Ok, we've all done it - snaked someone's wave. Sometimes it's an accident and sometimes that wave face looks soooooo juicy that we just have to burn a brutha or sista. So what do you think? Snake? Or no snake? At least it was a nice wave and nice off the lip!


































Snapping photos at the O'Neill Pro was a little difficult because the break at Sunset is so far out. But what can you do? Lemons = Lemonade, right? =) All in all, it was great. The sun was out, free Rockstars were aplenty, people were smiling, the kids had a chance to play in the shorebreak, and the pros were giving a good show.

























I started the morning off with dawn session at Kewalos. What a great start to a beautiful day!

The interesting thing about breakfast in Japan is the egg. Let me back up a moment and make a generalization that food in Japan is prepared less (more raw) than in
America. Back to egg - the scrambled eggs were runny, the boiled egg was barely boiled, and the eggs in the basket were raw. The bacon wasn't crispy. The sausages were snappy. The natto was delicious.

























Nagasaki had nary a line of graffiti. Well, I take that back. This was the only graffiti I saw and I thought it was almost appropriate, considering the significance of Nagasaki (bombing of 1945). "No! War" - I concur.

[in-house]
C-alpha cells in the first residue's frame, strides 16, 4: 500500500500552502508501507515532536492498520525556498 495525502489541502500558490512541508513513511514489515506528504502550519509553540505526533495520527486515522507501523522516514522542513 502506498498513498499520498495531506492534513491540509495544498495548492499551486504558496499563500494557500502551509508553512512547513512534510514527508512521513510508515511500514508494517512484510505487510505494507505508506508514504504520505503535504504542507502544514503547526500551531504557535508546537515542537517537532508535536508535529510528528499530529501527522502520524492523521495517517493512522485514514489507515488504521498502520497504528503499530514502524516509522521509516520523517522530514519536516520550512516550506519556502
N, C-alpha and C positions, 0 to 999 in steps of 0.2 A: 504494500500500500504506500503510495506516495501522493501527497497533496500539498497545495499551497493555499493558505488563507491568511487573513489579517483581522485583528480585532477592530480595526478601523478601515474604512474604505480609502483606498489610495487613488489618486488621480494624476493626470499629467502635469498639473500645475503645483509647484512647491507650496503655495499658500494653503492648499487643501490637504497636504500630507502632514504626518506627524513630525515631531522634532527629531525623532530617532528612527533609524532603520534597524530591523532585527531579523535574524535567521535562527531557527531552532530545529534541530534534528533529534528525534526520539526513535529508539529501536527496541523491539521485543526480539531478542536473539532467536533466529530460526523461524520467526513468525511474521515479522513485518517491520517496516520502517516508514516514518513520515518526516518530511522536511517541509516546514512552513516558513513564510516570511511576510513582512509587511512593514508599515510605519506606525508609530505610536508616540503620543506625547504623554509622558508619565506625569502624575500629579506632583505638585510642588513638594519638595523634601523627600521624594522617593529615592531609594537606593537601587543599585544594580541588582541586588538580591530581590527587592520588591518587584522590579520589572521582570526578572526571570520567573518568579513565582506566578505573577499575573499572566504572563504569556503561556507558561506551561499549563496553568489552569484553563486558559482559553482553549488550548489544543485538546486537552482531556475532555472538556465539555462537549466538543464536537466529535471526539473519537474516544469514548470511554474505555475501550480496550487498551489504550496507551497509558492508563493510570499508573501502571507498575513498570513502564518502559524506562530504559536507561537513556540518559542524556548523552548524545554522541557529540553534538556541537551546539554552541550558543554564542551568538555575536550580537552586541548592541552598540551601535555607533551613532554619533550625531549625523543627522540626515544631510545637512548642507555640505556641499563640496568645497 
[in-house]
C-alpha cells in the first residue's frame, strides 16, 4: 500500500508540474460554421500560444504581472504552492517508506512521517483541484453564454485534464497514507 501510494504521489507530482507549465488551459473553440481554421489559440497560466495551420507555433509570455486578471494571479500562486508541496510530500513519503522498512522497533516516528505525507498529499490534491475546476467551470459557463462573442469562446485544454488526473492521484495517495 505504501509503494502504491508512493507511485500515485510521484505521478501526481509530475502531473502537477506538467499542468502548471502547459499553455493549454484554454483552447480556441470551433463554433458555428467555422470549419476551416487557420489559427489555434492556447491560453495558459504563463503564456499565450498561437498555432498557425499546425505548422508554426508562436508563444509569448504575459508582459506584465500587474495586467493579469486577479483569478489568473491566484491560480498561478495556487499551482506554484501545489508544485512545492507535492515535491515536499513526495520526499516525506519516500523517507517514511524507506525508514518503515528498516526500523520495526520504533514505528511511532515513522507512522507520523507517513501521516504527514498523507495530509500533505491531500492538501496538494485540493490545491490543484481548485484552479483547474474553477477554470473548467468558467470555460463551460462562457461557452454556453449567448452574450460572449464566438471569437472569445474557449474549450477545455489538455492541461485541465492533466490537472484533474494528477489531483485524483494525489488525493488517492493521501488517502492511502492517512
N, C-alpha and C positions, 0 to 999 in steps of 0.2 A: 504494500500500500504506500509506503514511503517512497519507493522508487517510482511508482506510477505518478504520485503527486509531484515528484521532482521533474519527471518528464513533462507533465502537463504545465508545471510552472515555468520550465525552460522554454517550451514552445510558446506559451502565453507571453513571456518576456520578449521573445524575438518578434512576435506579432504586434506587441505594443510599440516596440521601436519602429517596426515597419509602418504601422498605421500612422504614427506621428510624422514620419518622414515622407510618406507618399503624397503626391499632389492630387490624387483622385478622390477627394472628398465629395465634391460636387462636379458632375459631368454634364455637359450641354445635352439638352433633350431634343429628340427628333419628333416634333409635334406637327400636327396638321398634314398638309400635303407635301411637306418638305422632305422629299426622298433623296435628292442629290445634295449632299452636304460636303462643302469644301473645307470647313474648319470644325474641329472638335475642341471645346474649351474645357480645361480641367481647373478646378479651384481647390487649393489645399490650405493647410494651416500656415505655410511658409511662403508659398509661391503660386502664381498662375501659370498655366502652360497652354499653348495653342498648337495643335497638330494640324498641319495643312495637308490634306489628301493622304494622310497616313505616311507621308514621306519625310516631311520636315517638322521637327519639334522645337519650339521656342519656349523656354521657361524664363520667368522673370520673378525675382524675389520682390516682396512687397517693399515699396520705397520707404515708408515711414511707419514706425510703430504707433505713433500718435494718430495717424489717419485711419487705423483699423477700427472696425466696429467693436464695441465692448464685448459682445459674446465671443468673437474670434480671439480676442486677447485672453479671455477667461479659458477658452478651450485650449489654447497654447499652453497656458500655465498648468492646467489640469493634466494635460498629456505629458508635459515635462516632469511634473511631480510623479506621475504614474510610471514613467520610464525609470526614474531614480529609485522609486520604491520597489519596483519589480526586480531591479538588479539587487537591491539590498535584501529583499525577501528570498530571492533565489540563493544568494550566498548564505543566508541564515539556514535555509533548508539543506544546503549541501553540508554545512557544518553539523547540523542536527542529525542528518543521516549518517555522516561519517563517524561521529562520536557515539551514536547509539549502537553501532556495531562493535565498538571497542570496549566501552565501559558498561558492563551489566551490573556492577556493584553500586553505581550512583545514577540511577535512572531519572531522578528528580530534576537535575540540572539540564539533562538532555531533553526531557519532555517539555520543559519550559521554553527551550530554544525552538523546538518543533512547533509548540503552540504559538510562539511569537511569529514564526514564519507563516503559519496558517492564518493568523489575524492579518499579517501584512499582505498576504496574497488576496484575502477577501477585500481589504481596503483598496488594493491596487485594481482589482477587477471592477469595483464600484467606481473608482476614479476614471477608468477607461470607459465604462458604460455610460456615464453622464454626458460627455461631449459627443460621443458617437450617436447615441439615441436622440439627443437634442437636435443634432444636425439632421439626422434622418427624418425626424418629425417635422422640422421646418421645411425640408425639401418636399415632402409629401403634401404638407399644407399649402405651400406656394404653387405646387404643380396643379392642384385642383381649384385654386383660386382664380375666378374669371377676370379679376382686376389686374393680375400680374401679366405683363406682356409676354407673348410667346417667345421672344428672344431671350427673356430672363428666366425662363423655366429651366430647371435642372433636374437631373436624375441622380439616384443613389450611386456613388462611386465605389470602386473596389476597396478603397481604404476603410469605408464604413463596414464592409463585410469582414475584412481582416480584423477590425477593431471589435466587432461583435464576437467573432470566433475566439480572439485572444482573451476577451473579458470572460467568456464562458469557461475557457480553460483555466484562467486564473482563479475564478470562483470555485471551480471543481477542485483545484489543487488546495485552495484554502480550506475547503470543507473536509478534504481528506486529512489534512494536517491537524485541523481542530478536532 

People collect stamps. People collect baseball cards. People collect cars and pens and tools and all kinds of stuff. I have a collection of Kit Kats. and it's dwindling...

They say that all good things come to end and I'd like to add, "for now". We trekked on over from the hotel to my Grandmother's house to hang out until noon, when we would have to depart for the bus to Narita airport. The procession for the Matsuri started up again with the kids leading the way. I took my pal, Koro, for a walk. My cousin and her family came and brought me sake to take home. 為をありがとう! My aunt made sure that we were thoroughly stuffed with food and I sat next to my Grandmother who will be 100 next year. Grandmother goes to elderly daycare and when you reach 100 years old, they throw you a fairly extravagant birthday party and you receive the gift of 30,000 yen ($300). When asked what she wants to do with $300, she quickly replied, "I want a heaping bowl of shrimp tempura!" ?!?!?! Grandma, shouldn't you be eating a little healthier than a heaping bowl of tempura? Oh well... She can eat whateeeeeeeeeeeever she wants. =) I promised her I would be back next year so that we could once again share laughs. Until next year!

























The Matsuri (festival) really ramps up at night. While the children are out and about during the day, the (drunk) adults come out at night. Maaaaan I tell yah... Good fun!






























As a child who frequented Japan every summer, my favorite store was a few houses down. It was a toy store that had models and radio-controlled cars and games and candy and... You get the drift. When I returned to Japan 17 years later, in 2007, I was sad to see that the once welcoming doors were now shut and the toy store had gone out of business. What I didn't realize that right across the street was another business that I would have not had any interest in, at that young age. It was a sake factory. Oh Em Gee! For the Matsuri, they opened up a small stand in their driveway - $1 sake shots in a wooden box (more like 4 American shots), $2 Sapporo dark beers, chicken and beef skewers, and Miso soup. The sake was smoooooooooooooth...
























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